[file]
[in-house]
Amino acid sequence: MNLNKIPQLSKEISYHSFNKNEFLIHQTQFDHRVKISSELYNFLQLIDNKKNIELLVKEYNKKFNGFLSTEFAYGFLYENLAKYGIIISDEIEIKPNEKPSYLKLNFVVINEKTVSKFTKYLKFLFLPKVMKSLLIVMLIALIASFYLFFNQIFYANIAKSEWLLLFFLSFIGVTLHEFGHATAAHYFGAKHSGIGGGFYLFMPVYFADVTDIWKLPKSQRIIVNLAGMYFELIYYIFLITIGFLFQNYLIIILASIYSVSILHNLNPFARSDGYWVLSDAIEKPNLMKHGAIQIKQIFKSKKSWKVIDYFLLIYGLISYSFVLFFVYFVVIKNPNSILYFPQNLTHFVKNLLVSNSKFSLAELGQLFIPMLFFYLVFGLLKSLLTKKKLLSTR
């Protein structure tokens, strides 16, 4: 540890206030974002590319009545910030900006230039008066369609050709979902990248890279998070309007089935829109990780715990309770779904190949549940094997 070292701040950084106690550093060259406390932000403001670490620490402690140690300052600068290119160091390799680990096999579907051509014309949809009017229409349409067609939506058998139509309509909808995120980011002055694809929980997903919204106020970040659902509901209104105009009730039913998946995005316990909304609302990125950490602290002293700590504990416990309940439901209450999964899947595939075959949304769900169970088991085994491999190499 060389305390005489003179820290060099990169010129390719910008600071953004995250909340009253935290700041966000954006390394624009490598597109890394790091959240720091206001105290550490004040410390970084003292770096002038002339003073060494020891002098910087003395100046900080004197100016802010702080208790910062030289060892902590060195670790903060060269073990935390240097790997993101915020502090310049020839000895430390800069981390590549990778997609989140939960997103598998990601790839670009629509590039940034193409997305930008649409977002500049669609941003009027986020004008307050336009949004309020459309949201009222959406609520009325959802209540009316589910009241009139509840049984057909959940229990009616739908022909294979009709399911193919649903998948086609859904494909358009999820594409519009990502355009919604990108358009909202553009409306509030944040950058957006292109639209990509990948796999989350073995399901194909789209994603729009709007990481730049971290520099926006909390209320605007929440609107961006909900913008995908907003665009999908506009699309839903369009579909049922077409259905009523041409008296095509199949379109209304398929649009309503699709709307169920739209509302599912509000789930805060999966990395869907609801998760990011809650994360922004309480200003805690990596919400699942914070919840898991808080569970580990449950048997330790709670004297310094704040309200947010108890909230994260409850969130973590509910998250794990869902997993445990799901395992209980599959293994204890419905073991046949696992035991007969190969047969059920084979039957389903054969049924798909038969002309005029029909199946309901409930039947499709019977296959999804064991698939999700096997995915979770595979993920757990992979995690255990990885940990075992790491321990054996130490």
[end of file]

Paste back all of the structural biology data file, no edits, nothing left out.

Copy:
[in-house]
Amino acid sequence: MNLNKIPQLSKEISYHSFNKNEFLIHQTQFDHRVKISSELYNFLQLIDNKKNIELLVKEYNKKFNGFLSTEFAYGFLYENLAKYGIIISDEIEIKPNEKPSYLKLNFVVINEKTVSKFTKYLKFLFLPKVMKSLLIVMLIALIASFYLFFNQIFYANIAKSEWLLLFFLSFIGVTLHEFGHATAAHYFGAKHSGIGGGFYLFMPVYFADVTDIWKLPKSQRIIVNLAGMYFELIYYIFLITIGFLFQNYLIIILASIYSVSILHNLNPFARSDGYWVLSDAIEKPNLMKHGAIQIKQIFKSKKSWKVIDYFLLIYGLISYSFVLFFVYFVVIKNPNSILYFPQNLTHFVKNLLVSNSKFSLAELGQLFIPMLFFYLVFGLLKSLLTKKKLLSTR
């Protein structure tokens, strides 16, 4: 540890206030974002590319009545910030900006230039008066369609050709979902990248890279998070309007089935829109990780715990309770779904190949549940094997 070292701040950084106690550093060259406390932000403001670490620490402690140690300052600068290119160091390799680990096999579907051509014309949809009017229409349409067609939506058998139509309509909808995120980011002055694809929980997903919204106020970040659902509901209104105009009730039913998946995005316990909304609302990125950490602290002293700590504990416990309940439901209450999964899947595939075959949304769900169970088991085994491999190499 060389305390005489003179820290060099990169010129390719910008600071953004995250909340009253935290700041966000954006390394624009490598597109890394790091959240720091206001105290550490004040410390970084003292770096002038002339003073060494020891002098910087003395100046900080004197100016802010702080208790910062030289060892902590060195670790903060060269073990935390240097790997993101915020502090310049020839000895430390800069981390590549990778997609989140939960997103598998990601790839670009629509590039940034193409997305930008649409977002500049669609941003009027986020004008307050336009949004309020459309949201009222959406609520009325959802209540009316589910009241009139509840049984057909959940229990009616739908022909294979009709399911193919649903998948086609859904494909358009999820594409519009990502355009919604990108358009909202553009409306509030944040950058957006292109639209990509990948796999989350073995399901194909789209994603729009709007990481730049971290520099926006909390209320605007929440609107961006909900913008995908907003665009999908506009699309839903369009579909049922077409259905009523041409008296095509199949379109209304398929649009309503699709709307169920739209509302599912509000789930805060999966990395869907609801998760990011809650994360922004309480200003805690990596919400699942914070919840898991808080569970580990449950048997330790709670004297310094704040309200947010108890909230994260409850969130973590509910998250794990869902997993445990799901395992209980599959293994204890419905073991046949696992035991007969190969047969059920084979039957389903054969049924798909038969002309005029029909199946309901409930039947499709019977296959999804064991698939999700096997995915979770595979993920757990992979995690255990990885940990075992790491321990054996130490």